L
.



The output voltage is a series of positive pulses, as shown in the next slide, Fig.
27
-
15 (c).

27
-
6: Rectifier Diodes

Fig. 27
-
15 (
c
)

Copyright © The McGraw
-
Hill Companies, Inc. Permission required for reproduction or display.

I
diode

= I
L(DC)

PIV = 42.42

f
out

= 60 Hz

27
-
6: Rectifier Diodes

Copyright © The McGraw
-
Hill Companies, Inc. Permission required for reproduction or display.

Fig. 27
-
17(
a
)



The circuit shown in Fig. 27
-
17 (a) is called a

full
-
wave rectifier
.



When the top of the secondary is positive, D
1

is forward
-
biased, causing current to
flow in the load, R
L
.



When the top of the secondary is negative, D
2

is forward
-
biased, causing current to
flow in the load, R
L
.



The combined output voltage produced by D
1

and D
2

are shown in Fig. 27
-
17 (f) in
the next slide.

27
-
6: Rectifier Diodes

Fig. 27
-
17 (
f
)

Copyright © The McGraw
-
Hill Companies, Inc. Permission required for reproduction or display.

27
-
6: Rectifier Diodes

Fig. 27
-
19 (
a
)

Copyright © The McGraw
-
Hill Companies, Inc. Permission required for reproduction or display.



The circuit shown in Fig. 27
-
19 (a) is called a full
-
wave bridge rectifier.



When the top of the secondary is positive, diodes D
2

and D
3

are forward
-
biased.
producing current flow in the load, R
L
.



When the top of the secondary is negative, D
1
and D
4

are forward
-
biased, producing
current flow in the load, R
L
.

27
-
6: Rectifier Diodes

Fig. 27
-
19 (
e
)

Copyright © The McGraw
-
Hill Companies, Inc. Permission required for reproduction or display.

Fig. 27
-
19 (e) illustrates the combined
output voltage

of the full
-
wave bridge
rectifier circuit of Fig. 27
-
19 (a) in the previous slide.

27
-
7: Special Diodes


Besides rectification, a semiconductor diode has many
other useful applications.


Semiconductor diodes can be manufactured to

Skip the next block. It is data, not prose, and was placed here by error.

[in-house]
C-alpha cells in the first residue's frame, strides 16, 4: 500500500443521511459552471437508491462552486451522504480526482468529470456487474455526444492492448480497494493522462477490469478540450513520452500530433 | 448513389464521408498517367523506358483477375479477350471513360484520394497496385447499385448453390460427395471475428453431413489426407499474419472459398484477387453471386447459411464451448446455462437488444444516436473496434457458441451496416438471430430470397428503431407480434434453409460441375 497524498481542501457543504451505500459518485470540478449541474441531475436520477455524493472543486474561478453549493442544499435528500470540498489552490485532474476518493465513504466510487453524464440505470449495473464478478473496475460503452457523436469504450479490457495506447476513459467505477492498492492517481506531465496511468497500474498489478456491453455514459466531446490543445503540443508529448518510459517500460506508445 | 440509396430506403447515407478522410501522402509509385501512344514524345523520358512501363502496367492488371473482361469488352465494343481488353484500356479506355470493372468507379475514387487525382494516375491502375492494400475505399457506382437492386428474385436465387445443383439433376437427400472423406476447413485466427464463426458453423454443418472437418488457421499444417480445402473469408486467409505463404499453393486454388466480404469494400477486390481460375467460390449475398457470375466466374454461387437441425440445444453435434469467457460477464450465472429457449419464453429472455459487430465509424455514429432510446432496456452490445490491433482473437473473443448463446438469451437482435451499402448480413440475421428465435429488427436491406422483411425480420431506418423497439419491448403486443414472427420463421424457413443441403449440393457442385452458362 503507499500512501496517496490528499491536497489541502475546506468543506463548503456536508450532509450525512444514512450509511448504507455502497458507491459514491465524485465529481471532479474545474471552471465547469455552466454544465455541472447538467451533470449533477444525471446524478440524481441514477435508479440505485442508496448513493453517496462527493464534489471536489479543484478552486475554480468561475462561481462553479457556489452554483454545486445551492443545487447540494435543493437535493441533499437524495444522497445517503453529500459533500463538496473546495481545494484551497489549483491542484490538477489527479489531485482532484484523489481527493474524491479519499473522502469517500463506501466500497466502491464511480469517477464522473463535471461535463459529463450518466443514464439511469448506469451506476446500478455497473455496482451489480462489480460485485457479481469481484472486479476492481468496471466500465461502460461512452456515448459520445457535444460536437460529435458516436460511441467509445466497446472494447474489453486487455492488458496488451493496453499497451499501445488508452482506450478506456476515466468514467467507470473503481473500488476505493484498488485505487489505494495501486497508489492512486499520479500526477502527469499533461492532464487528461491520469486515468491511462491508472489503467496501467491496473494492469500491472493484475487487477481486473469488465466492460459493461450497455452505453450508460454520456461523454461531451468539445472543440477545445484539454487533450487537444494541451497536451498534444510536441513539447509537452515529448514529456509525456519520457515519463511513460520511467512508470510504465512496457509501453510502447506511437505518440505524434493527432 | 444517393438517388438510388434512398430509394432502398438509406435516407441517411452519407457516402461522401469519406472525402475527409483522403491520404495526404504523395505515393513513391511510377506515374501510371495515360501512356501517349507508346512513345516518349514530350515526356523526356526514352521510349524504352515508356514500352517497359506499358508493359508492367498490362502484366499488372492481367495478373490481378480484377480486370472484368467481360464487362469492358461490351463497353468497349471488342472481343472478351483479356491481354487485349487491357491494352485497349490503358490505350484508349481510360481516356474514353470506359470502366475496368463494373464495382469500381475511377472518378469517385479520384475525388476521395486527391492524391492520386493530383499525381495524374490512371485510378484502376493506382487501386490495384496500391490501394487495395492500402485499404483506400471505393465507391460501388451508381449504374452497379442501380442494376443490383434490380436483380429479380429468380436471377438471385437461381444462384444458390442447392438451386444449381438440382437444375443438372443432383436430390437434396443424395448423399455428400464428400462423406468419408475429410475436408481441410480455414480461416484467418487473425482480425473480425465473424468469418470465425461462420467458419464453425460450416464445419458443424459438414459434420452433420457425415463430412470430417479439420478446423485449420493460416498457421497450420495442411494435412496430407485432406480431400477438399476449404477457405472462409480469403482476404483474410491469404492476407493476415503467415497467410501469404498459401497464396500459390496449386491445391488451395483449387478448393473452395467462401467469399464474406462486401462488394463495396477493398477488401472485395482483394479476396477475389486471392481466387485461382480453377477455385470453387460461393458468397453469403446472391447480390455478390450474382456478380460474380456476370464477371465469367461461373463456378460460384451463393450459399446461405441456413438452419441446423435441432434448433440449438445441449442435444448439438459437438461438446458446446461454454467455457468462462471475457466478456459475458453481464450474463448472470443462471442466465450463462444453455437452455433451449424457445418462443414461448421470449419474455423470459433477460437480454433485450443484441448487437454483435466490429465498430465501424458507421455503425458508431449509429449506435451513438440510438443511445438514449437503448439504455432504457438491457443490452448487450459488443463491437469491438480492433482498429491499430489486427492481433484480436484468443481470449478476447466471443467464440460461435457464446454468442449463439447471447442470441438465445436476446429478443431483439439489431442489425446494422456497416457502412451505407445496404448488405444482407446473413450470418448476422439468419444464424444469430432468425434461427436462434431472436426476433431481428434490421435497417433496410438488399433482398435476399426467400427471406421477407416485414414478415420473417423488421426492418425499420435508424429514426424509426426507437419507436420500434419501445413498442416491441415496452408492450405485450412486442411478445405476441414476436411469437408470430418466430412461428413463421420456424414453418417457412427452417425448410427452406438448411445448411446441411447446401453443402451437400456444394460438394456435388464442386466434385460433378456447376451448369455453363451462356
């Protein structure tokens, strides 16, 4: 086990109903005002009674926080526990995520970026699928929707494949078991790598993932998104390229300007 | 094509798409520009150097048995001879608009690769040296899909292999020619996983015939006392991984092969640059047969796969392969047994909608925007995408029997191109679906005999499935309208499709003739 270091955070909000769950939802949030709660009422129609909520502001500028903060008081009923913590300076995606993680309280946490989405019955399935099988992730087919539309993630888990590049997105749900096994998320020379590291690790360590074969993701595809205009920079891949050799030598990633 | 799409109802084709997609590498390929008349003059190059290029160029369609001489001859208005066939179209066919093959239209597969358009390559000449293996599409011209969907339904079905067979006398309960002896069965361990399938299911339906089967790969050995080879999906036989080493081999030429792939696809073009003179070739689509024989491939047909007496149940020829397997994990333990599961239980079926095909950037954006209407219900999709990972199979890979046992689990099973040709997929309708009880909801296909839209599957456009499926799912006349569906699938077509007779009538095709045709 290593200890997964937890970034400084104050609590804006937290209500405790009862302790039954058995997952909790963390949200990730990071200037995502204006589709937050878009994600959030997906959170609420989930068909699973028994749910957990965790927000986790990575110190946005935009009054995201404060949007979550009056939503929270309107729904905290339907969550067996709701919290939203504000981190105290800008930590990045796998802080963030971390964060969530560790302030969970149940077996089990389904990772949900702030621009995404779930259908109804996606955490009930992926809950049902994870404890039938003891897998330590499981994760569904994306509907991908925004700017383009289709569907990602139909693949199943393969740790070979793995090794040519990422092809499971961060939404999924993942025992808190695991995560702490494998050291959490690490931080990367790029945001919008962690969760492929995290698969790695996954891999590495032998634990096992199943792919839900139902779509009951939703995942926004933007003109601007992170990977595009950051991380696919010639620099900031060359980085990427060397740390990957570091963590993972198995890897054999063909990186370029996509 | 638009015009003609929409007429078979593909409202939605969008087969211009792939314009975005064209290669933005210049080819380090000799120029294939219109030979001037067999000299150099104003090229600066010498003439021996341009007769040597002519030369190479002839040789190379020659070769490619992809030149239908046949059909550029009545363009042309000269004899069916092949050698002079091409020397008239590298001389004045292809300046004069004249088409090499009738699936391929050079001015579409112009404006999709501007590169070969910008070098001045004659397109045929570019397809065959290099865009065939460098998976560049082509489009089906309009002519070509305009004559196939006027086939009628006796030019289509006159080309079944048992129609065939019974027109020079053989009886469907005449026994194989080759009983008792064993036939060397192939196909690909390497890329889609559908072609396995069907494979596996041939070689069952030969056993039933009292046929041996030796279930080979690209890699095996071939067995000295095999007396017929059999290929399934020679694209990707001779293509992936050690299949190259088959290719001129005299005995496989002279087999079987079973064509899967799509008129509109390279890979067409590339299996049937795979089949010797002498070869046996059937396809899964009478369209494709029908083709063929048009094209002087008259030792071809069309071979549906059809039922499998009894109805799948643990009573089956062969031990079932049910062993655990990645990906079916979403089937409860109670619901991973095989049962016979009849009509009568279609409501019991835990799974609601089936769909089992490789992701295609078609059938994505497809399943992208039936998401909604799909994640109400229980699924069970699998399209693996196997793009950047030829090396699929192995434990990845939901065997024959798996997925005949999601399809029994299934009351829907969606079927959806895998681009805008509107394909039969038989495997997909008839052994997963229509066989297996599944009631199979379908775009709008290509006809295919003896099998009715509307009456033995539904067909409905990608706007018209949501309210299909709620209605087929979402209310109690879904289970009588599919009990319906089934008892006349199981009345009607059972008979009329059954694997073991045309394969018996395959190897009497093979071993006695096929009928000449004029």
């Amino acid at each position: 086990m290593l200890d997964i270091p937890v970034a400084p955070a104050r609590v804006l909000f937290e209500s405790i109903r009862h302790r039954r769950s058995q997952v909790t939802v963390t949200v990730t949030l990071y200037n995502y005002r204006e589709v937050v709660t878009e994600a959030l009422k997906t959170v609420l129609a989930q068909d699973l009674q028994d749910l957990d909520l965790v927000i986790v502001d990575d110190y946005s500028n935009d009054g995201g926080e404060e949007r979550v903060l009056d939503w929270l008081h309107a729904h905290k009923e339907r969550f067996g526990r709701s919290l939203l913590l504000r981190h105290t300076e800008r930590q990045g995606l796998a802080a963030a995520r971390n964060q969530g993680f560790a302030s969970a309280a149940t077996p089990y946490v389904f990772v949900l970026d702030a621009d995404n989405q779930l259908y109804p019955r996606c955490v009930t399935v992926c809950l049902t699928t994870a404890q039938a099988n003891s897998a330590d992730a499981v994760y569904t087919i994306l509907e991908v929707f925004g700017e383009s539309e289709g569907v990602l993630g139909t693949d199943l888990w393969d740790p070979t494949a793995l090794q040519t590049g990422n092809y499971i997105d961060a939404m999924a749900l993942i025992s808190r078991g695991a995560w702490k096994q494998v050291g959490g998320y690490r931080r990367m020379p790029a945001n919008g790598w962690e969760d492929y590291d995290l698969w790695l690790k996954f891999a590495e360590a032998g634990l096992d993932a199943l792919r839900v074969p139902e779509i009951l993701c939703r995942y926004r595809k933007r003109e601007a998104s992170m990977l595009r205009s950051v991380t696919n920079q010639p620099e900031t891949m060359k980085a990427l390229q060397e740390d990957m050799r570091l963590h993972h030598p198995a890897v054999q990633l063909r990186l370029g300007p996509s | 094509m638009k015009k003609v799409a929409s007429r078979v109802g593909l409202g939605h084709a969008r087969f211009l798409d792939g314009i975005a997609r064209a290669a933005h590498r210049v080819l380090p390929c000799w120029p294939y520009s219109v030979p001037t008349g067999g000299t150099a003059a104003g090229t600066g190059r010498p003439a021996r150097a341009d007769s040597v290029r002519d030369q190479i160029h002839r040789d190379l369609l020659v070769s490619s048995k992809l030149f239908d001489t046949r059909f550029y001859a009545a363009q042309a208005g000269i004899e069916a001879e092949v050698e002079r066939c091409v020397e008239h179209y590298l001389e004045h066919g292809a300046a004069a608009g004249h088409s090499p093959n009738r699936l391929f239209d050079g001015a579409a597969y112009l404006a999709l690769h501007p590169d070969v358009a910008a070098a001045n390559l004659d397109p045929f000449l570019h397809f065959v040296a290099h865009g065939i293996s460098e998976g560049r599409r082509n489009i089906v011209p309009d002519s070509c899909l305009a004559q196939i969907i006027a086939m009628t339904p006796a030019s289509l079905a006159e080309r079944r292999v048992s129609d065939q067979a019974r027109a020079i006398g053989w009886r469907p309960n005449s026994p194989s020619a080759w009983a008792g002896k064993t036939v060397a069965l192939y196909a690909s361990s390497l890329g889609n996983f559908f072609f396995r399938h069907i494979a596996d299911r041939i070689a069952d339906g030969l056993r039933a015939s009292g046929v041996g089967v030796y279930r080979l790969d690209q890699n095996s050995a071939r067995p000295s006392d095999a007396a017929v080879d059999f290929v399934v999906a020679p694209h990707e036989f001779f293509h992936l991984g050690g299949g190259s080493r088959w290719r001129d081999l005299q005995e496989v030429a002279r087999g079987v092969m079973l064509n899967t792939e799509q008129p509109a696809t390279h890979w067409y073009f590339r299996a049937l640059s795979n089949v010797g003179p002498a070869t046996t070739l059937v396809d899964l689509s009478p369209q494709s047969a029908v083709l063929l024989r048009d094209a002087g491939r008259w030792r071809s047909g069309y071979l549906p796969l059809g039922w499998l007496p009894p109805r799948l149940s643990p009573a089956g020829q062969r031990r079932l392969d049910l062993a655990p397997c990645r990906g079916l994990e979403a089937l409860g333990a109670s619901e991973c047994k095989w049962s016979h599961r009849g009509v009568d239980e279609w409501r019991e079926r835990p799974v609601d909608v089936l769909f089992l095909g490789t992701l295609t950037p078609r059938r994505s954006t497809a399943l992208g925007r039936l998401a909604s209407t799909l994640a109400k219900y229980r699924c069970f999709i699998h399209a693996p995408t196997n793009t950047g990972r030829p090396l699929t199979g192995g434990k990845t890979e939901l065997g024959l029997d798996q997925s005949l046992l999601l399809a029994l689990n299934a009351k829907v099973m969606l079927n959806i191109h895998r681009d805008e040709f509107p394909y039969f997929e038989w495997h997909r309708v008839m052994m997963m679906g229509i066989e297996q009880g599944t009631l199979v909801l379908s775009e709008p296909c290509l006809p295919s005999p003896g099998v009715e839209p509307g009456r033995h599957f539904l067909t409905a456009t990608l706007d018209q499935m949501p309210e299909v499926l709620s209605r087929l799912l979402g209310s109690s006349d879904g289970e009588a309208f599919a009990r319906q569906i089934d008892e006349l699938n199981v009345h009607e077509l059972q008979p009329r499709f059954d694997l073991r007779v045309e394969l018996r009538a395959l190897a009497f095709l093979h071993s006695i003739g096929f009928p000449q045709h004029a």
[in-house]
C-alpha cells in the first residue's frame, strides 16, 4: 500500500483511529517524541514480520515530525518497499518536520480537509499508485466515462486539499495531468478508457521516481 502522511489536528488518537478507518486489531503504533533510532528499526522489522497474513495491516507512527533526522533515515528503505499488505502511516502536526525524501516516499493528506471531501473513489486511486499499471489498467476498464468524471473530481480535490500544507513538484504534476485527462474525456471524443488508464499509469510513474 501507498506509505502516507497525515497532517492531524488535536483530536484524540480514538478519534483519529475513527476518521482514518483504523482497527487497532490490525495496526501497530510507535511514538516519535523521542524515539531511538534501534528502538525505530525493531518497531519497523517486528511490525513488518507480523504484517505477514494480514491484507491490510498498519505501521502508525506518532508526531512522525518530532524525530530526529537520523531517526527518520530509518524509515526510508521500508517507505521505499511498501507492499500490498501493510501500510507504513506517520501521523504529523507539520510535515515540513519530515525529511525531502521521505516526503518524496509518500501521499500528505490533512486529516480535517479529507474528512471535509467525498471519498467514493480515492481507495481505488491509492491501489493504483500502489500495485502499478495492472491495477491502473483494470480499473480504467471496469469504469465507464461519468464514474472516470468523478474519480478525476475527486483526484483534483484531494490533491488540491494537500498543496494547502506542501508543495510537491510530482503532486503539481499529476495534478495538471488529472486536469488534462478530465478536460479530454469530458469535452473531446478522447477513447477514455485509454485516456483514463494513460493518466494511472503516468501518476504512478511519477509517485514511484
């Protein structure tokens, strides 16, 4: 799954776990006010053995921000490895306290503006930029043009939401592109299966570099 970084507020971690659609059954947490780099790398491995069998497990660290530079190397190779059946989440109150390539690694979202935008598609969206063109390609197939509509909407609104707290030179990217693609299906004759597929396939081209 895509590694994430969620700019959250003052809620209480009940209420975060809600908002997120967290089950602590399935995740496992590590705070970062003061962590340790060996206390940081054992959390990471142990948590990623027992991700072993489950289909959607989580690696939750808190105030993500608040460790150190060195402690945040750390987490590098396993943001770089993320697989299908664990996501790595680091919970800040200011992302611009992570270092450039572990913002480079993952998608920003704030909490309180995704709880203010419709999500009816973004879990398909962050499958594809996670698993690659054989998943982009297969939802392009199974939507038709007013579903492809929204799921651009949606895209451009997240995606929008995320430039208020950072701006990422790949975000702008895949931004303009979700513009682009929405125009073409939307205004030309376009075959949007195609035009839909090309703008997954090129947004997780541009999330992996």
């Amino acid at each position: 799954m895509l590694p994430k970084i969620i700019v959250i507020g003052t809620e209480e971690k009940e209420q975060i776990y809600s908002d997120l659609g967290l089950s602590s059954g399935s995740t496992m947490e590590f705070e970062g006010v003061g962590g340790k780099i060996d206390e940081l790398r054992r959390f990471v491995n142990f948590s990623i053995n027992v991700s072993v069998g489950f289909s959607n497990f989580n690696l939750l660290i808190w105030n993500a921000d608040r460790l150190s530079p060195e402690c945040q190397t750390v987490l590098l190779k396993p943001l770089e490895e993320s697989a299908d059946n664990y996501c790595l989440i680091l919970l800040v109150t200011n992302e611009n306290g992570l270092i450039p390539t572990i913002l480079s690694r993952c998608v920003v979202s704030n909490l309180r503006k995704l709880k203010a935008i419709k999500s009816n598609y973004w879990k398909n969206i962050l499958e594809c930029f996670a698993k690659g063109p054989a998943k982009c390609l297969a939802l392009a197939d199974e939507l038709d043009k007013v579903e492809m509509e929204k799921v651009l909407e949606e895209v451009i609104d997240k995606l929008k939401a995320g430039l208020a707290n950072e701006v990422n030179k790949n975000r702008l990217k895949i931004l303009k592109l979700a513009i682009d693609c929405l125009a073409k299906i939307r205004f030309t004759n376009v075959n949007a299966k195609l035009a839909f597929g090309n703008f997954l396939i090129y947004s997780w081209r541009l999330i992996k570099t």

regulate voltage or emit different colors of light.


Examples of two special purpose diodes are


Light
-
emitting diode


Zener diode

27
-
7: Special Diodes


A
light
-
emitting diode

(LED) is a diode that emits a
certain color light when forward
-
biased.


The color of light emitted by an LED is determined by
the type of material used in doping.


A schematic symbol of an LED is shown in Fig. 27
-
23.

Fig. 27
-
23

27
-
7: Special Diodes

Fig. 27
-
25

Copyright © The McGraw
-
Hill Companies, Inc. Permission required for reproduction or display.



A
zener diode

is a special diode
that has been optimized for
operation in the
breakdown

region.



Voltage regulation

is the most
common application of a zener
diode.



Fig. 27
-
25 shows the schematic
symbol for a zener diode.

Example 27
-
13

Designing a Circuit with the Zener Diode

Problem:


You have an unstable 12 Volt supply voltage and
need a stable output of 8 Volts to power a 100mA
device.

Designing a Circuit with the Zener Diode

1. Choose a Zener Diode

Target voltage is 8 V, so choose a zener diode
between 7.5V and 8.2V. An diode with 8.2 Volt
zener voltage

is perfect



Designing a Circuit with the Zener Diode

2. Calculate the Maximum Current in the Circuit

Our load device needs 100mA of current, plus we also need
at least 5mA for the zener diode, therefore lets set I
max

as
110mA to be safe (add 10
-
20% to the load current,)



Designing a Circuit with the Zener Diode

3. Select the Power Rating of the Zener Diode

If a large current flows through a small zener diode it
will be destroyed, therefore we calculate the power
to be lost in the diode and select a diode rated
above that value.



zener power rating = 8.2 * 0.110 = 0.9 Watts.



Because, no current is flowing through the load
when the device is switched off . Therefore a 1.3
Watt power rated zener diode should be perfect.




Designing a Circuit with the Zener Diode

4. Select the Resistor

The voltage dropped across the resistor is equal to the
difference between the source voltage and the zener voltage
= 12
-
8 = 4 Volts, and therefore the resistance according to
Ohm's Law is the voltage drop divided by I
max

= 4/0.110 =
36 Ohms so choose a 39 Ohm resistor.

If the source voltage is likely to be much over the 12 Volts
stated then the voltage dropped across the resistor will be
larger and so a resistor with a larger resistance may be
required.



Designing a Circuit with the Zener Diode

5. Select the Power Rating of the Resistor

The power dissipated in the resistor is equal to the
voltage drop across the resistor multiplied by I
max
.
Therefore in this example power = 4 * 0.110 = 0.440
Watts. Using a 0.5 Watt resistor would be cutting it a
bit fine
-

particularly if the source voltage is going to
fluctuate higher regularly, therefore a 1 or 2 Watt
rated
resistor

should be used here despite it
costing a few pennies extra.